Interesting Truths About Mistletoe You Might Not Know

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Oh, the fun you may have had under the mistletoe! The winter season would not be the same without this inspirational kissing decor. Mistletoe is a beautiful evergreen plant with stunning translucent white berries. Often seen as a symbol of renewal due to its all winter evergreen color, many people don’t know much about this rather interesting plant. Here are some fun facts to ponder.

How mistletoe got its name – The ancient Anglo-Saxons observed that mistletoe often thrives where birds leave droppings. This is how the plant got its name. In Anglo-Saxon, “mistel” means “dung” and” tan” means “twig.” This translates to dung on a twig.

Mistletoe is a parasitic plant – Mistletoe plants grow as parasites on the branches of host trees and shrubs. They may weaken the host plant, but they do not kill it, and the two can coexist well if mistletoe is regularly harvested. 

Mistletoe has roots – Once mistletoe lands on a preferred host, it will penetrate roots down into the branch and draw up nutrients and water for survival. These amazing little plants can also produce energy through photosynthesis in their green-colored leaves.

Some mistletoe is endangered – There are more than 20 species of mistletoe that are extinct around the globe.

Mistletoe produces white berries that contain seeds – Mistletoe produces white or almost translucent berries that contain one sticky seed eat. This seed can attach to birds and mammals and be taken on a ride to a new host plant. Dwarf mistletoe, which is native to the western United States and Canada, can explode, sending seeds flying at 60 miles per hour and up to 50 feet.

Mistletoe is a cancer fighter – Extracts from mistletoe are being used in Europe to combat colon cancer. In fact, research in both Europe and America shows that mistletoe may be more effective against cancer and less toxic than chemotherapy.

Many mistletoe species exist – There are about 1,300 types of mistletoe species around the world. In the continental U.S. and Canada, there are over 30 species, while another six are found in Hawaii.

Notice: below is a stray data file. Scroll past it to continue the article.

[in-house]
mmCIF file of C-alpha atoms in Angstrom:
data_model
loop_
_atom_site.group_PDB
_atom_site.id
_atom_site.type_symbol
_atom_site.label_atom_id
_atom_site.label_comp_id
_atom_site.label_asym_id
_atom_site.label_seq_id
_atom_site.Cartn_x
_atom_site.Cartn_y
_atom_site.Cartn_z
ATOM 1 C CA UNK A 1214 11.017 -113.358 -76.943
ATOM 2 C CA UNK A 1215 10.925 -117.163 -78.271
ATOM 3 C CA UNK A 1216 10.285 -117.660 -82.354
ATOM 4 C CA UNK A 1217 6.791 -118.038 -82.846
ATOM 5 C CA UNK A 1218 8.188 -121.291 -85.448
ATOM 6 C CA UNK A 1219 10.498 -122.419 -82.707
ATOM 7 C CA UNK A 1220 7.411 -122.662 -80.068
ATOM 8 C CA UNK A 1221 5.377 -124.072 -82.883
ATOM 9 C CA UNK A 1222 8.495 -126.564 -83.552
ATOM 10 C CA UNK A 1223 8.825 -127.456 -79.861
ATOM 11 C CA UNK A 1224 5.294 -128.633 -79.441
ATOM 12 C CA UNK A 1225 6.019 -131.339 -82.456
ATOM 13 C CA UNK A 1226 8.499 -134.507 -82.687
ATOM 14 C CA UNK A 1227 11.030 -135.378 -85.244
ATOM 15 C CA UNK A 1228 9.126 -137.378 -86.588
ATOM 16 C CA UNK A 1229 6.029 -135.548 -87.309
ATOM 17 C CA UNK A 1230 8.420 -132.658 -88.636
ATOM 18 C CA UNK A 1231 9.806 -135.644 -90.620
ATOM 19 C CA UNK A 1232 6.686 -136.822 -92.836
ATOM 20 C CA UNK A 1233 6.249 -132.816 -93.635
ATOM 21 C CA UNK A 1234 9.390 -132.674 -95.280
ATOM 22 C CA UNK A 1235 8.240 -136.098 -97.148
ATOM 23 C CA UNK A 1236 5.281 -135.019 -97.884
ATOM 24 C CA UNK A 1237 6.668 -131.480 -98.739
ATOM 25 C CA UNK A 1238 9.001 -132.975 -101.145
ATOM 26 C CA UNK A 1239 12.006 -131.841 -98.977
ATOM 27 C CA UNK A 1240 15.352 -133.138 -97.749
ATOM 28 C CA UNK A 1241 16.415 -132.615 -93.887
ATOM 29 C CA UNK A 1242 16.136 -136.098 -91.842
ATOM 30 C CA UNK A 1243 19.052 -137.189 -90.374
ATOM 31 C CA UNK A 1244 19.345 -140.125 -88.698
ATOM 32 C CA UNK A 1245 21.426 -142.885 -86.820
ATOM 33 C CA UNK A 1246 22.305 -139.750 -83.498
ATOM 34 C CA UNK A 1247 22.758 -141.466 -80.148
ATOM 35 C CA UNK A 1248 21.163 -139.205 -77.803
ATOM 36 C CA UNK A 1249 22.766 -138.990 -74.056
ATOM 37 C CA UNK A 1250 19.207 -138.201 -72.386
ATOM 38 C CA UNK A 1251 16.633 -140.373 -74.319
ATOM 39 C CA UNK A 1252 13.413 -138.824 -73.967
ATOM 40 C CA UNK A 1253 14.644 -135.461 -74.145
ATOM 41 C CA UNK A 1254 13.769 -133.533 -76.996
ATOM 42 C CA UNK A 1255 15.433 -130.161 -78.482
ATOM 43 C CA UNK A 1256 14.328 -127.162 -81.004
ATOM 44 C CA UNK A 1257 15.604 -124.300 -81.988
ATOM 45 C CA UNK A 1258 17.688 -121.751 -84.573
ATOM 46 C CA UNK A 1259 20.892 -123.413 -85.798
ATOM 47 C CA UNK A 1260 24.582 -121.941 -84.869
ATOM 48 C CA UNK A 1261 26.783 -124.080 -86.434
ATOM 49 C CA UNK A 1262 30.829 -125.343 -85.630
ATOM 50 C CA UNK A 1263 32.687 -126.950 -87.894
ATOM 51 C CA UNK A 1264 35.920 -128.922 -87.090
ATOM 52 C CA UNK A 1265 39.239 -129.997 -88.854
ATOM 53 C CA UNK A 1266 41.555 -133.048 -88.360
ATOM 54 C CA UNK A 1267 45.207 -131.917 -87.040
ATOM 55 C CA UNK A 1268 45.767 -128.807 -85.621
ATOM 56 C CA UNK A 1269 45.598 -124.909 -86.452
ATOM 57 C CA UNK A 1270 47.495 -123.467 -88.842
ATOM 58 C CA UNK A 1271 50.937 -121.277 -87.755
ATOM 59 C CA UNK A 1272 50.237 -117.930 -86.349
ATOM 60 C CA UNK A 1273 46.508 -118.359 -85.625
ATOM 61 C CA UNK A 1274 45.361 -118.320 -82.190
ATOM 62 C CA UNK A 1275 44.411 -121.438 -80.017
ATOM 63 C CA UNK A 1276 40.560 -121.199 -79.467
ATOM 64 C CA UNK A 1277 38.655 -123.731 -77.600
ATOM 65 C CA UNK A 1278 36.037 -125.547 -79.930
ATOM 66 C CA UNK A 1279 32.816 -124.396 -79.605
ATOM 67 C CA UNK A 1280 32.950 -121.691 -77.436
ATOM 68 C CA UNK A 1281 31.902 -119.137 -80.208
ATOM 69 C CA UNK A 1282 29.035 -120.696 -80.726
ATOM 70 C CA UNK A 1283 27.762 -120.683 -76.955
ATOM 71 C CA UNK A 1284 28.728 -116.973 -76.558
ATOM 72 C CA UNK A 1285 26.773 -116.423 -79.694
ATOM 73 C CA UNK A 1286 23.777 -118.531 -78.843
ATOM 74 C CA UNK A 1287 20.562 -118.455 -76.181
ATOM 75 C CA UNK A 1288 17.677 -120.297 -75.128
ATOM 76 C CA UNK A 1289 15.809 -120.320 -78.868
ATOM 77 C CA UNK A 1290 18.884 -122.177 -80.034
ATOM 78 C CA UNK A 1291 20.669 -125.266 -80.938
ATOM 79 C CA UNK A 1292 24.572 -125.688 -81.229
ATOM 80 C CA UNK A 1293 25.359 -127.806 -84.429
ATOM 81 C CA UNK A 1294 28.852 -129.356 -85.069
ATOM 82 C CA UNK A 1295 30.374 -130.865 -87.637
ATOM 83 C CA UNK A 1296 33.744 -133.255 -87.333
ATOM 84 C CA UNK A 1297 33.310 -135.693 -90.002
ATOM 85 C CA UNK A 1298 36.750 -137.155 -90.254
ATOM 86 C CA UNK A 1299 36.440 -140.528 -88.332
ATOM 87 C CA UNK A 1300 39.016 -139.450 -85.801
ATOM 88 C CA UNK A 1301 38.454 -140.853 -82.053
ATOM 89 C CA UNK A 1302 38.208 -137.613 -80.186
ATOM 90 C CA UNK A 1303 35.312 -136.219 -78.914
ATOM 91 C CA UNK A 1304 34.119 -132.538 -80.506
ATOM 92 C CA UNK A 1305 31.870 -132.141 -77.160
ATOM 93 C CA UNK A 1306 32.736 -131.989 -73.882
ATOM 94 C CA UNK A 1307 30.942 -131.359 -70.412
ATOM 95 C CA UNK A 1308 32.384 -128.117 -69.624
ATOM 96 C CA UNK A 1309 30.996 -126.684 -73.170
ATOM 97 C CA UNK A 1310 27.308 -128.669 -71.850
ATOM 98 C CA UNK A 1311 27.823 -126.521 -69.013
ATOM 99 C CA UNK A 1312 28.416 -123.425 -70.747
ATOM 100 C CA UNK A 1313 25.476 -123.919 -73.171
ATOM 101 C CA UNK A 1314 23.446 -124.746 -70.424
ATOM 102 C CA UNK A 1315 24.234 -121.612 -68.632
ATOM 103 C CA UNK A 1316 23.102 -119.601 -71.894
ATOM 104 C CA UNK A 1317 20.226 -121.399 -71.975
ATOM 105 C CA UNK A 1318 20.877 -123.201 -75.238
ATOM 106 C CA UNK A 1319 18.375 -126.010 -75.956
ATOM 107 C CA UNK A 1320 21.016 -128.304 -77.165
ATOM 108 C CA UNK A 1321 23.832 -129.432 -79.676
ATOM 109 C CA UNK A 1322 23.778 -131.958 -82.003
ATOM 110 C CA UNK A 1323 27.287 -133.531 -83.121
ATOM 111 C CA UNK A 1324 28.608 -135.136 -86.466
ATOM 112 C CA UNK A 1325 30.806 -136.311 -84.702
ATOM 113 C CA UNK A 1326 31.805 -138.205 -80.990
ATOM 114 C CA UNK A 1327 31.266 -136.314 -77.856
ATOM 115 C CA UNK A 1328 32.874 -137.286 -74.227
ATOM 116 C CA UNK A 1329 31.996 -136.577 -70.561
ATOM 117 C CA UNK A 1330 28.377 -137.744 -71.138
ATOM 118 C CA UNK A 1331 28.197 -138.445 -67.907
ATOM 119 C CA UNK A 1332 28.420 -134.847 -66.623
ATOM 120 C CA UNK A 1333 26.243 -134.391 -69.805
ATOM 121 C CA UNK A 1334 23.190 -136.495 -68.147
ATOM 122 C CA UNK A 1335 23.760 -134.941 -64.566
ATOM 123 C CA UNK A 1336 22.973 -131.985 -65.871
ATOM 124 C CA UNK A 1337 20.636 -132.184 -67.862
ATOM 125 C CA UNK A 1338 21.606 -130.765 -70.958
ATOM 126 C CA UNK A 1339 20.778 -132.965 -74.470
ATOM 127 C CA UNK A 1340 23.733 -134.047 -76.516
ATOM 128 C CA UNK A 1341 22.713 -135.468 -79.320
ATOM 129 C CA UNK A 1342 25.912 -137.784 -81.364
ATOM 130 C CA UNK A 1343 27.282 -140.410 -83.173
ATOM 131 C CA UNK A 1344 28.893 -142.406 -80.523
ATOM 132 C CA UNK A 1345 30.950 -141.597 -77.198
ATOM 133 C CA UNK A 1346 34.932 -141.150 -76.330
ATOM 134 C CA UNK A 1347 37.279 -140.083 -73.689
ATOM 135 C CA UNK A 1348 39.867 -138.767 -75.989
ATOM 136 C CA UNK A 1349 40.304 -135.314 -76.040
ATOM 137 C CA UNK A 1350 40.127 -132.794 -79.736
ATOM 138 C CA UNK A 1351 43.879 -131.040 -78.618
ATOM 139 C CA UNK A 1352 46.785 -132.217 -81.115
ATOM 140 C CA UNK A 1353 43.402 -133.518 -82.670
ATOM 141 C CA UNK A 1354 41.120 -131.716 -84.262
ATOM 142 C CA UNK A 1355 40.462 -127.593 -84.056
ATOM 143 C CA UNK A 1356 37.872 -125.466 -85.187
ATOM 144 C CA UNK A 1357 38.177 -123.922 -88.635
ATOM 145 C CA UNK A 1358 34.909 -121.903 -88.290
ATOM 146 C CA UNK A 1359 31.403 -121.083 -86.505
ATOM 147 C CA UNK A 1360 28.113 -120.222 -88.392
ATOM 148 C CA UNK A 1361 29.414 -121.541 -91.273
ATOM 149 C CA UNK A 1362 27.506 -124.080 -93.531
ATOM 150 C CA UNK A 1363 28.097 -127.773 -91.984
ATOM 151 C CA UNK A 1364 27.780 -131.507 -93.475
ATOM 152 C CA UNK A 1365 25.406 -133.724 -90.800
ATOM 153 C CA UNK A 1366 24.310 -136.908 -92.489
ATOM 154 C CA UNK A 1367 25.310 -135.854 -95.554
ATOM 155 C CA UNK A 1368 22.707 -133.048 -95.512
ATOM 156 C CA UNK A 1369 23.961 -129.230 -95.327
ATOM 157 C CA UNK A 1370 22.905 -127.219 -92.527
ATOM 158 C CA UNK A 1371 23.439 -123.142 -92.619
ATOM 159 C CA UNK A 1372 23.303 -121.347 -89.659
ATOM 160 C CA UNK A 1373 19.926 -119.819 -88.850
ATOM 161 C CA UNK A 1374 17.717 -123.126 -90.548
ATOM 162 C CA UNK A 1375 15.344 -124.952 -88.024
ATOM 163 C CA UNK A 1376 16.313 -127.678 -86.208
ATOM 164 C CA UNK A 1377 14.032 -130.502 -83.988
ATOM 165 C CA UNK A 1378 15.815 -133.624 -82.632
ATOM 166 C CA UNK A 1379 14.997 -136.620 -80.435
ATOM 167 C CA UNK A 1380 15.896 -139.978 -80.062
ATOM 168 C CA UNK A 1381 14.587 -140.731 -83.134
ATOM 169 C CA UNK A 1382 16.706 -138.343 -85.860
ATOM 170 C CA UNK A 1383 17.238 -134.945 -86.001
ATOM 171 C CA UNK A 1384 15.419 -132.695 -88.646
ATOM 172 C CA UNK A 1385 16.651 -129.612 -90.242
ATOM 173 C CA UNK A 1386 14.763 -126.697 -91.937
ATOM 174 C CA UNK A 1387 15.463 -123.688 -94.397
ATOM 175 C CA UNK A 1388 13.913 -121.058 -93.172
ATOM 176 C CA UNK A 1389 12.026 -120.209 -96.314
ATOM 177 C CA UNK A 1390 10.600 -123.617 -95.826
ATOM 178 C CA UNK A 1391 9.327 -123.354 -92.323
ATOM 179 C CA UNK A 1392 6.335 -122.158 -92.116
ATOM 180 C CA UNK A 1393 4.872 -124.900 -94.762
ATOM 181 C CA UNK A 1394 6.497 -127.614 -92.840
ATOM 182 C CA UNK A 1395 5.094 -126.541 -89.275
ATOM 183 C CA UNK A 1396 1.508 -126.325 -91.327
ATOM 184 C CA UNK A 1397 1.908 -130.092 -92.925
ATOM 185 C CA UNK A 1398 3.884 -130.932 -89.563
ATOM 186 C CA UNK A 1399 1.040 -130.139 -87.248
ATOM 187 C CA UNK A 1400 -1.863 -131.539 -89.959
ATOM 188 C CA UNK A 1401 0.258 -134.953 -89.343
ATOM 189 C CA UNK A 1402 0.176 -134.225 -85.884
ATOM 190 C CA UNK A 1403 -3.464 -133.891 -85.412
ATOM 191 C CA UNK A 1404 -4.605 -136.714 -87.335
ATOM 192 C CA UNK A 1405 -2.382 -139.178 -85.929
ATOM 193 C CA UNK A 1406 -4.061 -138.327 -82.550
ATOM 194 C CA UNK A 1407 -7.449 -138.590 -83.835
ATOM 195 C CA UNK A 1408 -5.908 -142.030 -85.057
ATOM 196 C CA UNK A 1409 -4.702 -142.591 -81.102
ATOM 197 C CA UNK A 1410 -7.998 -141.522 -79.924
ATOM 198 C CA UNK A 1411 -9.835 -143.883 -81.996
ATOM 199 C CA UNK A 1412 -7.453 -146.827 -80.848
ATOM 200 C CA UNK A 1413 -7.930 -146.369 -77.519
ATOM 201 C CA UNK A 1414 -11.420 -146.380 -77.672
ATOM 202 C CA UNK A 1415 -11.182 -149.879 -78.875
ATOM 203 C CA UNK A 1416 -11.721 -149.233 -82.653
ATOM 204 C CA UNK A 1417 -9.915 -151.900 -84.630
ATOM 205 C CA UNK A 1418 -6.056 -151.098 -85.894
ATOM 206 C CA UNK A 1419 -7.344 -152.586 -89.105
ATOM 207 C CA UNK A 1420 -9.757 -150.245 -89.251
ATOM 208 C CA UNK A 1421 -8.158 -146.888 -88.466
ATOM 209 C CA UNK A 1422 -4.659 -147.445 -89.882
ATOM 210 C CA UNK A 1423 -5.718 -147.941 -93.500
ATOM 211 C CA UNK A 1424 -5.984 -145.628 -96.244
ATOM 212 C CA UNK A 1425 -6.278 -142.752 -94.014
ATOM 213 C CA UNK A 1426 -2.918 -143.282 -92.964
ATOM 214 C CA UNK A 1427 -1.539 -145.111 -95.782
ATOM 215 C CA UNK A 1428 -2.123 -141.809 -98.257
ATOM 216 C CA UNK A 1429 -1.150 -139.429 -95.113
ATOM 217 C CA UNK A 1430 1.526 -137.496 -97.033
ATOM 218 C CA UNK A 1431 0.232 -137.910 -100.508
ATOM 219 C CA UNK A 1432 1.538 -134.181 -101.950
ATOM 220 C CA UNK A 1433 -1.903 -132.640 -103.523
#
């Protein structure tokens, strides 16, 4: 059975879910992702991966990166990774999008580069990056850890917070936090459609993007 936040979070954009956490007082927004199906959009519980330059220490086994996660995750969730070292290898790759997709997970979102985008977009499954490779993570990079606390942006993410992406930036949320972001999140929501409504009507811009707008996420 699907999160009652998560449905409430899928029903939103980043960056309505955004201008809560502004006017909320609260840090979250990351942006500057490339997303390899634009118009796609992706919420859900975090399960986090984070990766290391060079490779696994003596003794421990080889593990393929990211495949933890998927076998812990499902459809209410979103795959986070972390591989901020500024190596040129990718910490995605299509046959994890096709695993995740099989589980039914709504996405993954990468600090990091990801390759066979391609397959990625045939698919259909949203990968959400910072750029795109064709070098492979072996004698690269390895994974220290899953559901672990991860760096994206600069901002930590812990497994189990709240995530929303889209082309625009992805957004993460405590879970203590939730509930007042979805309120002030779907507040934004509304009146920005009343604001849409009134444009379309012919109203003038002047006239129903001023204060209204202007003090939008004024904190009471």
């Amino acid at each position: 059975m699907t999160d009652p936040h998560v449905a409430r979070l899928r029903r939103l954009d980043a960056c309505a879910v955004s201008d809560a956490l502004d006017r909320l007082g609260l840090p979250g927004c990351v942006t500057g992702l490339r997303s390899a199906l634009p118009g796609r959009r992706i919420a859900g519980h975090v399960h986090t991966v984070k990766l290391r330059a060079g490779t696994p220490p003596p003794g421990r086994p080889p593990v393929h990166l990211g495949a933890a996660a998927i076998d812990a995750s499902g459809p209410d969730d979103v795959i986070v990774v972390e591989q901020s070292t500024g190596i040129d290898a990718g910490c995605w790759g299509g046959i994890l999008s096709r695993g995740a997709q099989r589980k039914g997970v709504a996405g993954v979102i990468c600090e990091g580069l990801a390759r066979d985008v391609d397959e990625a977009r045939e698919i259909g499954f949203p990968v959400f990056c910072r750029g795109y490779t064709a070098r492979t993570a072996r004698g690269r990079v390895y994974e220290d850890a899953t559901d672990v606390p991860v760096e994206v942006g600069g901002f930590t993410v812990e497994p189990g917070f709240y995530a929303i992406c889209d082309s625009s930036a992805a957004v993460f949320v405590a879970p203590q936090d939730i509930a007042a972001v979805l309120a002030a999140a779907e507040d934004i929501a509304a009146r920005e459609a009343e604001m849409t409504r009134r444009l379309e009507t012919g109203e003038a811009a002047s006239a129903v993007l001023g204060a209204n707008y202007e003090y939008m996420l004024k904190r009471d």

Mature mistletoe resembles baskets – As mistletoe plants grow and mature, they form rounded masses of branches and stems that eventually look like baskets. These baskets are often referred to as “witches brooms.” and can be enormous at 5 feet wide and 50 pounds.

Birds nest in mistletoe baskets – A variety of birds like to nest in the witches’ brooms, such as chickadees, house wrens, mourning doves, and pygmy nuthatches. Additionally, it has been found that 43 percent of spotted owl nests in one forest were associated with witches’ brooms, and 64 percent of all Cooper’s hawk nests in northeastern Oregon were mistletoe. Tree squirrels are also fond of nesting in mistletoe baskets.

Butterflies depend on mistletoe – There are three types of butterflies in the United States that depend on mistletoe for survival. These include the great purple hairstreak, the thicket hairstreak, and the Johnson’s hairstreak. For these butterflies, mistletoe provides a place for them to lay their eggs.  Additionally, the adults feed on the nectar from the mistletoe plant.

Mistletoe berries are toxic to humans  – The pretty white berries on the mistletoe plant are toxic to humans. However, mammals such as deer, elk, squirrels, chipmunks, and porcupines will turn to the berries for food during the autumn and winter when food is scarce. Birds including bluebirds, mourning doves, robins and chickadees also like the berries.

About the kissing custom –  It is thought that the mistletoe kissing custom dates back to at least the 1500’s in Europe. People in early America also recognized this wintertime ritual. Washington Irving made mention of kissing under the mistletoe in “Christmas Eve,” from his 1820 collection of essays and stories. Back in the day, each time a couple smooched under a sprig of mistletoe, they removed one of the berries. Once the berries were gone the kissin’ power stopped.

You can plant mistletoe –  If you would like your own collection of mistletoe, you can grow it at home indoors or out as long as you have a suitable host plant. Before you plant, check that mistletoe is not a problem in your area as it can become somewhat invasive.

-Susan Patterson

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